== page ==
[NOTE: Watch the video from 15:22 to 43:40].
Finished in 1845, the Egyptian Building served as the first medical education building for MCV and included adissecting room.
We ask that you spend the hour reading and viewing the resources above and viewing as many of the linked resources below as possible prior to completing the reflection activity. Reflections will be evaluated, and individuals may be asked to resubmit if answers are incomplete or do not meet the length requirement.
Until the Well Runs Dry : Medicine and the Exploitation of Black Bodies: (59 min. documentary by Shawn O Utsey; Iman Shabazz; Burn Baby Burn Production; 2011, Virginia Commonwealth University, Department of African American Studies)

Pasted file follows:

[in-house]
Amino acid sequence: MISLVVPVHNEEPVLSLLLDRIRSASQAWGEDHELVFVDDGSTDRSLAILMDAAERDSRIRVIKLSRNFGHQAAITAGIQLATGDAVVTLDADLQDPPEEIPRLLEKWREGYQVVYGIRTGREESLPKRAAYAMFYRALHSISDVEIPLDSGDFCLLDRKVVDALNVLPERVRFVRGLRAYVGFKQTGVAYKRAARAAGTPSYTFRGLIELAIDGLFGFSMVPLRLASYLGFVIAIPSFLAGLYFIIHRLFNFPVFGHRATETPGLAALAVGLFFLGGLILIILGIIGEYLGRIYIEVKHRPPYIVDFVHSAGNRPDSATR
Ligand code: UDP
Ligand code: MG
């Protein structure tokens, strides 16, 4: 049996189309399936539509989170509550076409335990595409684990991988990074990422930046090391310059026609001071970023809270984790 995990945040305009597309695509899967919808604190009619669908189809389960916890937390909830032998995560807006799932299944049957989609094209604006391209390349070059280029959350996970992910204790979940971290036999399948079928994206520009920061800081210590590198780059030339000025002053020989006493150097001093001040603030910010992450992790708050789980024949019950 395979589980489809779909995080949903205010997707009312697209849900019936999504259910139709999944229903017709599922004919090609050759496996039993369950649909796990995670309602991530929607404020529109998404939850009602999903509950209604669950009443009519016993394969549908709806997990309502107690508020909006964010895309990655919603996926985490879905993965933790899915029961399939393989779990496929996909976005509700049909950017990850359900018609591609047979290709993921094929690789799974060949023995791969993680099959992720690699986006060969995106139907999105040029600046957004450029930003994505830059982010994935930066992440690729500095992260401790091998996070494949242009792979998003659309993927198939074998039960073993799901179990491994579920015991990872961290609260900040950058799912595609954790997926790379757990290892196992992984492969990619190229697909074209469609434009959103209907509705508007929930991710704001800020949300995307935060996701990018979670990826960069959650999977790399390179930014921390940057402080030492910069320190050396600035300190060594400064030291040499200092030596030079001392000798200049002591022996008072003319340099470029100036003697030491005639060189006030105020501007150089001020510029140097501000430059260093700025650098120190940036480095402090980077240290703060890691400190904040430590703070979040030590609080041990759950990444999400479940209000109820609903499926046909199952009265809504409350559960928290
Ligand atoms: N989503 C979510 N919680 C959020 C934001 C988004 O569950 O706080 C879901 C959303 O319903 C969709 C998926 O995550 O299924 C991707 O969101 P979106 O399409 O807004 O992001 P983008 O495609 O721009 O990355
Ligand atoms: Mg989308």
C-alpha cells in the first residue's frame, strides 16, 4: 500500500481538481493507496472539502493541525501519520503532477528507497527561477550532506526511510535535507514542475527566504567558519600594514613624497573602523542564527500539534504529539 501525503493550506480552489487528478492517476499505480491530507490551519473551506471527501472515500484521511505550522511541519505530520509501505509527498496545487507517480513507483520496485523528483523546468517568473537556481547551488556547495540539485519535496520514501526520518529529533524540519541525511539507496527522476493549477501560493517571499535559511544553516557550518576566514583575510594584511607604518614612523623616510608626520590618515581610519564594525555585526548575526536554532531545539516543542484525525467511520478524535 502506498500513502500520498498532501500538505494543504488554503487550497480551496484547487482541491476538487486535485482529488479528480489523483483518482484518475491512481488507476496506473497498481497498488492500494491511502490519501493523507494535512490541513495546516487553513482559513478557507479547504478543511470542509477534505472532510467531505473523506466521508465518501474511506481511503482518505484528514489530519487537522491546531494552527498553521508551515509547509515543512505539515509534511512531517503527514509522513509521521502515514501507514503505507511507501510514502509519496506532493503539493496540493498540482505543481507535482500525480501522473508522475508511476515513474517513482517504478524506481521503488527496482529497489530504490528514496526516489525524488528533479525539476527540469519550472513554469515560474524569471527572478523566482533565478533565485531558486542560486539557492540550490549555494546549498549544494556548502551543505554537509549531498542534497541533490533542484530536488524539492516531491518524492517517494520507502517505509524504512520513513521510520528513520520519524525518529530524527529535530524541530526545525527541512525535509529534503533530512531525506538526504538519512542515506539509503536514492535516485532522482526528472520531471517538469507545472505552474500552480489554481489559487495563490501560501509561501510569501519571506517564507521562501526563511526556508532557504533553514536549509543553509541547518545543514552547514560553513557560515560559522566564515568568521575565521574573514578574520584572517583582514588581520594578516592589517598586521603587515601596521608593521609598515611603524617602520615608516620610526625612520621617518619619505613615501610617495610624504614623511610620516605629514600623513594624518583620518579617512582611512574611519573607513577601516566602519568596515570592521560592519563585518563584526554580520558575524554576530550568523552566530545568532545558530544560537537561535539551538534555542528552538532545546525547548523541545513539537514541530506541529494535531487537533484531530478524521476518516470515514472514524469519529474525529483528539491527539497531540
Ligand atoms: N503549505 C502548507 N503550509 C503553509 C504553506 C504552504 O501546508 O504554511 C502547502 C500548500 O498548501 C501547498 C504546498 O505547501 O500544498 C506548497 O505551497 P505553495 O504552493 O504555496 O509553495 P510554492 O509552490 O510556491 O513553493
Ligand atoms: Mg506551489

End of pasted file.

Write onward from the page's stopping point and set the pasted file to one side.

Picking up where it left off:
This documentary explores the practice of grave robbing for purposes of medical dissection that was widespread in the 19th and early 20th centuries in the United States. During the 1800's, Richmond, Virginia was a bustling market for the domestic trade in enslaved Africans, and as a consequence had become a literal black market in black bodies, both living and dead. The legacy of grave robbing for medical dissection is so indelibly etched into the psyches of African Americans that today many long-time Richmond (VA) residents still recount stories from their childhood of warnings to stay clear of the Medical College of Virginia late at night for fear that they might be snatched away to the dissecting room never to be seen or heard from again. (Viewing the documentary requires VCU/VCUHS employee or student credentials)